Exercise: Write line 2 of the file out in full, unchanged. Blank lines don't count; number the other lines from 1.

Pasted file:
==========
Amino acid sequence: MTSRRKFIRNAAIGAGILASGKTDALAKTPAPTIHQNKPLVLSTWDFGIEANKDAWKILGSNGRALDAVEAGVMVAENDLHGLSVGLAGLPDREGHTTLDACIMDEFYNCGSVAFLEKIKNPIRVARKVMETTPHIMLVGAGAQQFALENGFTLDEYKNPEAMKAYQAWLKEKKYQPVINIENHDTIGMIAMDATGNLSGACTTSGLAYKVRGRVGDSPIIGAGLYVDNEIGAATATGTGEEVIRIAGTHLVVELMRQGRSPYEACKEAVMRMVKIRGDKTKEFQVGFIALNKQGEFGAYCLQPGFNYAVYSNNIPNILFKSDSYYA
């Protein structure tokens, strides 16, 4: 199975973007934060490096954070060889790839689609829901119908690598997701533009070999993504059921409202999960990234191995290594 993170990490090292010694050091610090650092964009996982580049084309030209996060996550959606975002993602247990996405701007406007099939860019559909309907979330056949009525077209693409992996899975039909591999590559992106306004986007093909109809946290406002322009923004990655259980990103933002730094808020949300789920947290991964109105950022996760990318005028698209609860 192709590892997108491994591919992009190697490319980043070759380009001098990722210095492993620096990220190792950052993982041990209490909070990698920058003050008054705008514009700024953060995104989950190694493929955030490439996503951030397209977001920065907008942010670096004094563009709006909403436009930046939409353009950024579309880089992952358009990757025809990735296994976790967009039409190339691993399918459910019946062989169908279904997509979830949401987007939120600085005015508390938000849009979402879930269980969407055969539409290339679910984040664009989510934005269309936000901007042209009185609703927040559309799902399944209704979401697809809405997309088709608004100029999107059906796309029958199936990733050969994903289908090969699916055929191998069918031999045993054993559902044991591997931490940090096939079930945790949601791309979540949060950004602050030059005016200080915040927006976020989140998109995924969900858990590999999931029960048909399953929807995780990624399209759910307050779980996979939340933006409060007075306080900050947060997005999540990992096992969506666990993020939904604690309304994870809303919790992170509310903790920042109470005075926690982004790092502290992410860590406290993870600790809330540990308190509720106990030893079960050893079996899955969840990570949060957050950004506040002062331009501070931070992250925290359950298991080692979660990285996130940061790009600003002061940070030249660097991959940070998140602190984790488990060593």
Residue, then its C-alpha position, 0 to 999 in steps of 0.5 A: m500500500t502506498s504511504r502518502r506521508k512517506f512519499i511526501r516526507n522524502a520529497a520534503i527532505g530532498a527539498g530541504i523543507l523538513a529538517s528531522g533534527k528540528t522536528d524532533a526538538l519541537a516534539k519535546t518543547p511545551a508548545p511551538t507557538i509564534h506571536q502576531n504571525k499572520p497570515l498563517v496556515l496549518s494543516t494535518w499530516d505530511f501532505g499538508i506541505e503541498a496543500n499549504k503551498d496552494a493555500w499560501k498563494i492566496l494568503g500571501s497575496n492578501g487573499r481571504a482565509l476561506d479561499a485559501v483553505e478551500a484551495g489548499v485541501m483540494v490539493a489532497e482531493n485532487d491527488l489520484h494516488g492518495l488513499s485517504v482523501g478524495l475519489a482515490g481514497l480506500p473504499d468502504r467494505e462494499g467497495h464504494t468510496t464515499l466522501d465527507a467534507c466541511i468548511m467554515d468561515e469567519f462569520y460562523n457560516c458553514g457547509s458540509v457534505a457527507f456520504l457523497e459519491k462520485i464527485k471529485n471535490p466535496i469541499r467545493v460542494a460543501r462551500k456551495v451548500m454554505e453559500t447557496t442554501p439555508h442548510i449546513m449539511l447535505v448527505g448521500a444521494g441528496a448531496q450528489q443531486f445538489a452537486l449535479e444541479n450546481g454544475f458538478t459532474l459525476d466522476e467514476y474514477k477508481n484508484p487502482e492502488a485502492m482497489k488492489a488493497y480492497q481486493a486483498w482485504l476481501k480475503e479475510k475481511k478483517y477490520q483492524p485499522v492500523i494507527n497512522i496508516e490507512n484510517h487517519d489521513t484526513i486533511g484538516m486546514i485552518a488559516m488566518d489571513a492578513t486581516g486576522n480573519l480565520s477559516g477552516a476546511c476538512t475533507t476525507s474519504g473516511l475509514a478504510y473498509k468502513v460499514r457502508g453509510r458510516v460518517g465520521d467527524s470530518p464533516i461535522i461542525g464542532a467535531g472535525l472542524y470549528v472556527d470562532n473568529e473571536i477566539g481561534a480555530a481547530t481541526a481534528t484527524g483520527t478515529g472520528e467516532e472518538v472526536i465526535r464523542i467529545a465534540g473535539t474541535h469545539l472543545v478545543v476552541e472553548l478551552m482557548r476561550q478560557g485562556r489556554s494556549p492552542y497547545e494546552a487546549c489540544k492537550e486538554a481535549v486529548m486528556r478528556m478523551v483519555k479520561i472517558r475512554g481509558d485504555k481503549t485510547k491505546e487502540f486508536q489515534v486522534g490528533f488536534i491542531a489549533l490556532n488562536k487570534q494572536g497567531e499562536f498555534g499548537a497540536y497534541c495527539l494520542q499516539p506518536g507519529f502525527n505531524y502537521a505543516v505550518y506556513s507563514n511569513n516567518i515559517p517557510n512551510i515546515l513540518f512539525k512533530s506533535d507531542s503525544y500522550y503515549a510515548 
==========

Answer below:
């Protein structure tokens, strides 16, 4: 199975973007934060490096954070060889790839689609829901119908690598997701533009070999993504059921409202999960990234191995290594 993170990490090292010694050091610090650092964009996982580049084309030209996060996550959606975002993602247990996405701007406007099939860019559909309907979330056949009525077209693409992996899975039909591999590559992106306004986007093909109809946290406002322009923004990655259980990103933002730094808020949300789920947290991964109105950022996760990318005028698209609860 192709590892997108491994591919992009190697490319980043070759380009001098990722210095492993620096990220190792950052993982041990209490909070990698920058003050008054705008514009700024953060995104989950190694493929955030490439996503951030397209977001920065907008942010670096004094563009709006909403436009930046939409353009950024579309880089992952358009990757025809990735296994976790967009039409190339691993399918459910019946062989169908279904997509979830949401987007939120600085005015508390938000849009979402879930269980969407055969539409290339679910984040664009989510934005269309936000901007042209009185609703927040559309799902399944209704979401697809809405997309088709608004100029999107059906796309029958199936990733050969994903289908090969699916055929191998069918031999045993054993559902044991591997931490940090096939079930945790949601791309979540949060950004602050030059005016200080915040927006976020989140998109995924969900858990590999999931029960048909399953929807995780990624399209759910307050779980996979939340933006409060007075306080900050947060997005999540990992096992969506666990993020939904604690309304994870809303919790992170509310903790920042109470005075926690982004790092502290992410860590406290993870600790809330540990308190509720106990030893079960050893079996899955969840990570949060957050950004506040002062331009501070931070992250925290359950298991080692979660990285996130940061790009600003002061940070030249660097991959940070998140602190984790488990060593």